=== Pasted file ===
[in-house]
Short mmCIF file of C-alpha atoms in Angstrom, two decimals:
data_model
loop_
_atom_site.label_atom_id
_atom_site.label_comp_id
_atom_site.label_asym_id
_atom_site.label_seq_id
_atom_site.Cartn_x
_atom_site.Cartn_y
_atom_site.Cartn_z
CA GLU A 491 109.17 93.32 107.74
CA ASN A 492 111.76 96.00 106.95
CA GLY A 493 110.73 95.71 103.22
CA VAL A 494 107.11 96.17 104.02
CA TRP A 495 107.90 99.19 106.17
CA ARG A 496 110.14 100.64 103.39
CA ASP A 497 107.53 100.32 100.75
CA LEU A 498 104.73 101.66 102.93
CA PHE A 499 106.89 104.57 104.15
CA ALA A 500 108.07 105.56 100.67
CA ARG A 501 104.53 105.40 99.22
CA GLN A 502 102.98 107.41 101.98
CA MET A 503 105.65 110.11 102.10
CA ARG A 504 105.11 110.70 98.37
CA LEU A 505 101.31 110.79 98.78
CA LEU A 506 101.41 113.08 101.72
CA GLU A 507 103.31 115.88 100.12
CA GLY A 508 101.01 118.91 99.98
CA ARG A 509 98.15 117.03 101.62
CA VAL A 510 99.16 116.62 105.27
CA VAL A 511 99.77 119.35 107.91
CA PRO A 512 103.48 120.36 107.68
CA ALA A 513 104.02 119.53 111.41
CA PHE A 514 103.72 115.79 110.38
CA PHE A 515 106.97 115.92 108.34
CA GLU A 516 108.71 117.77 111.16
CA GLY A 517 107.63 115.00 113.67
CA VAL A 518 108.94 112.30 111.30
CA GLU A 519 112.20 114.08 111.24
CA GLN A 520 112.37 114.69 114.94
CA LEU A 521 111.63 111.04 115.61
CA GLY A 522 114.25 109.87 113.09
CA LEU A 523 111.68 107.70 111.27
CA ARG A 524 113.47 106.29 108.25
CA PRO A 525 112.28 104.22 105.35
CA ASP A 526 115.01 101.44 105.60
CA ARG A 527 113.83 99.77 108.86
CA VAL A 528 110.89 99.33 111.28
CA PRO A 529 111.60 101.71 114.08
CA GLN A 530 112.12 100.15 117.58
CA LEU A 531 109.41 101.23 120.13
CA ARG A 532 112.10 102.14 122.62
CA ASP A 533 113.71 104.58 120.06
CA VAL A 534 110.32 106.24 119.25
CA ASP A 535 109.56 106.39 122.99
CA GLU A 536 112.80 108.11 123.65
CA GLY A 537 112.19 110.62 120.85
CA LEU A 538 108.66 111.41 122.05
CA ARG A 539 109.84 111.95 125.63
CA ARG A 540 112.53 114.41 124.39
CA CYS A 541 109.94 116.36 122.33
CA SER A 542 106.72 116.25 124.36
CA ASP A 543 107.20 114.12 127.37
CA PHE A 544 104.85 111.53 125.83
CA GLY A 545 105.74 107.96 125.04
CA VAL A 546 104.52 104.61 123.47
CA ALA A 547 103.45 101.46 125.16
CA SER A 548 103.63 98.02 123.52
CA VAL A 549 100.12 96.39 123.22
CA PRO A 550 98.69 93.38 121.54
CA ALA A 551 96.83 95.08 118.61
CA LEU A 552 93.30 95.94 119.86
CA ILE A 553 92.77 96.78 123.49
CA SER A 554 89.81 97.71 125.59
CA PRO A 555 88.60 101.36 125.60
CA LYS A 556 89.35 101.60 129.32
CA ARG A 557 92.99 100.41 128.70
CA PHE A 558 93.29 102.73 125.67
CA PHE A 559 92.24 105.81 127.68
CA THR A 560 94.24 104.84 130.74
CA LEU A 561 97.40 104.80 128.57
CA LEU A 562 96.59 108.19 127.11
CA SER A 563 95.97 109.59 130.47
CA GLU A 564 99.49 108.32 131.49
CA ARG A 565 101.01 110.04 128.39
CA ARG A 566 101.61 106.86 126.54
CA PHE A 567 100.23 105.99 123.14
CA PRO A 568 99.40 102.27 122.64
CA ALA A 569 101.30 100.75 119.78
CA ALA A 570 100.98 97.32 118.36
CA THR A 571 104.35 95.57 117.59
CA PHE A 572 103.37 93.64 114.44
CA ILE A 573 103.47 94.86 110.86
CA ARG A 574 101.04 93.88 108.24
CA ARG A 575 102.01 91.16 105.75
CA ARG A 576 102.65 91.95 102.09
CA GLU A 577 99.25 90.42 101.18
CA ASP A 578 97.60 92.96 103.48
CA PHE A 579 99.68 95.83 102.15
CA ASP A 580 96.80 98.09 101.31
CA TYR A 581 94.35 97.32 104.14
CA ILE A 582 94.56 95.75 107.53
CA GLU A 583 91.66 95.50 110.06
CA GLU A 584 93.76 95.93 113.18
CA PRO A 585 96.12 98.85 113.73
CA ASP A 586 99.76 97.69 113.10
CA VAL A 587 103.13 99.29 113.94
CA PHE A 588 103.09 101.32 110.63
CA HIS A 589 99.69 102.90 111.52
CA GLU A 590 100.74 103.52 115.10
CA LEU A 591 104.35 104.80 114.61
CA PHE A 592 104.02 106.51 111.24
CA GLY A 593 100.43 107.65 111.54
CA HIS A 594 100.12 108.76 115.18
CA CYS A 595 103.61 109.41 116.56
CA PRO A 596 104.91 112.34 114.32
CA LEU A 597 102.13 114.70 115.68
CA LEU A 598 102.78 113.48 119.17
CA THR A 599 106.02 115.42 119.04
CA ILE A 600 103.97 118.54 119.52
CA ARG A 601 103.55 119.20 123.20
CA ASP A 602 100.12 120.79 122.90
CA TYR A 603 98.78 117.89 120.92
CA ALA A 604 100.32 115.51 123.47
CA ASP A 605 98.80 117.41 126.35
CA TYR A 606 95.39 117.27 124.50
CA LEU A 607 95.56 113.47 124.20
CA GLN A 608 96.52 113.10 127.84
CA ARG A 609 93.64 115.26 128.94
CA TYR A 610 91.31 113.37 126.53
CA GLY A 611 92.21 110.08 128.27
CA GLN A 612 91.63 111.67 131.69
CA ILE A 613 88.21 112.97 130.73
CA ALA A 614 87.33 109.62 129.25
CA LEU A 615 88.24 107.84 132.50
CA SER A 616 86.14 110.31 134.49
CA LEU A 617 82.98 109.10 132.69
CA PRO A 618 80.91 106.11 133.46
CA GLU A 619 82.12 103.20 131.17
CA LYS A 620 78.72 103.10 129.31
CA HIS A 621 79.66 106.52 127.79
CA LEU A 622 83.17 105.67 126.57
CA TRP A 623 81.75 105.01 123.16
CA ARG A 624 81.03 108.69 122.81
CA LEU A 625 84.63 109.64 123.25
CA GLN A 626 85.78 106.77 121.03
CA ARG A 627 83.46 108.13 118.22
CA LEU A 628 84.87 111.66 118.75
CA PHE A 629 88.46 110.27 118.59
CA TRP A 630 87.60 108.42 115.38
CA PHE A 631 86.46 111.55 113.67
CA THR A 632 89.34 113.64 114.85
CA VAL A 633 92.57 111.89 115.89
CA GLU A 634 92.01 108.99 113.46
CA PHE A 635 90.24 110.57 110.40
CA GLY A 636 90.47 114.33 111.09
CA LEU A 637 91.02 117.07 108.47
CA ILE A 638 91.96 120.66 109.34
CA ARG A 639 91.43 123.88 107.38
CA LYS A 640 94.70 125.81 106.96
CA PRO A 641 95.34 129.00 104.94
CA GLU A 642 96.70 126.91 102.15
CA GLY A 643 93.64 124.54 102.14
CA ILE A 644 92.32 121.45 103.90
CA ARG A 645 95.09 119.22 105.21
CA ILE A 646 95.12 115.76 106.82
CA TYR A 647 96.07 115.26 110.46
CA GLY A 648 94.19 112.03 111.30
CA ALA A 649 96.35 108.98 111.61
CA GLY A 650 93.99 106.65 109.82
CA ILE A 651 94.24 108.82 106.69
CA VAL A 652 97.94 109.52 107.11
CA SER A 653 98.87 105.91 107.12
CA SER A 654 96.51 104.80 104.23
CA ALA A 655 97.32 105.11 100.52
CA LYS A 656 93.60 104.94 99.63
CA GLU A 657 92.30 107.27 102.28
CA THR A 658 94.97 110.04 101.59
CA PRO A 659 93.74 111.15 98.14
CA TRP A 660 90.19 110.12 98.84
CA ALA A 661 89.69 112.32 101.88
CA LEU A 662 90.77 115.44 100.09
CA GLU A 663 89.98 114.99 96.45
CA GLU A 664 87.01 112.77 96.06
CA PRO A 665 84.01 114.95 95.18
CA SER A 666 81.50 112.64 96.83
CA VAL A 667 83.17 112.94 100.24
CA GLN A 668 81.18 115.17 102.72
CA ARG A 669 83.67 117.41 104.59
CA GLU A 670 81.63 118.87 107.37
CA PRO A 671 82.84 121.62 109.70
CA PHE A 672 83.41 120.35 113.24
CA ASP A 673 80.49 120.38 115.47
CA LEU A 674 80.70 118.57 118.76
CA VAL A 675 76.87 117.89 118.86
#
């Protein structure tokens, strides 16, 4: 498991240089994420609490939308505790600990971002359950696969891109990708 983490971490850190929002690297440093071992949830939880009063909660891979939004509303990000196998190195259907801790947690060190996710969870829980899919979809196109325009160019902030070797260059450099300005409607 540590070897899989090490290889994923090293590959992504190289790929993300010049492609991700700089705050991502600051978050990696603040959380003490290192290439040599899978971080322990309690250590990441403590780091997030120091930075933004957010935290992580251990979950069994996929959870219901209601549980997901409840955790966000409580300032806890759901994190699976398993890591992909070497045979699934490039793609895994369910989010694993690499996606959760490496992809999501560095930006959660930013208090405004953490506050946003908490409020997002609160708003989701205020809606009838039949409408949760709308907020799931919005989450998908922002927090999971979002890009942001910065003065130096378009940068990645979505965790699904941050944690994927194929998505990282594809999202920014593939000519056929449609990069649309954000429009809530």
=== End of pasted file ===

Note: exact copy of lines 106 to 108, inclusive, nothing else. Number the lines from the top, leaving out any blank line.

CA PRO A 585 96.12 98.85 113.73
CA ASP A 586 99.76 97.69 113.10
CA VAL A 587 103.13 99.29 113.94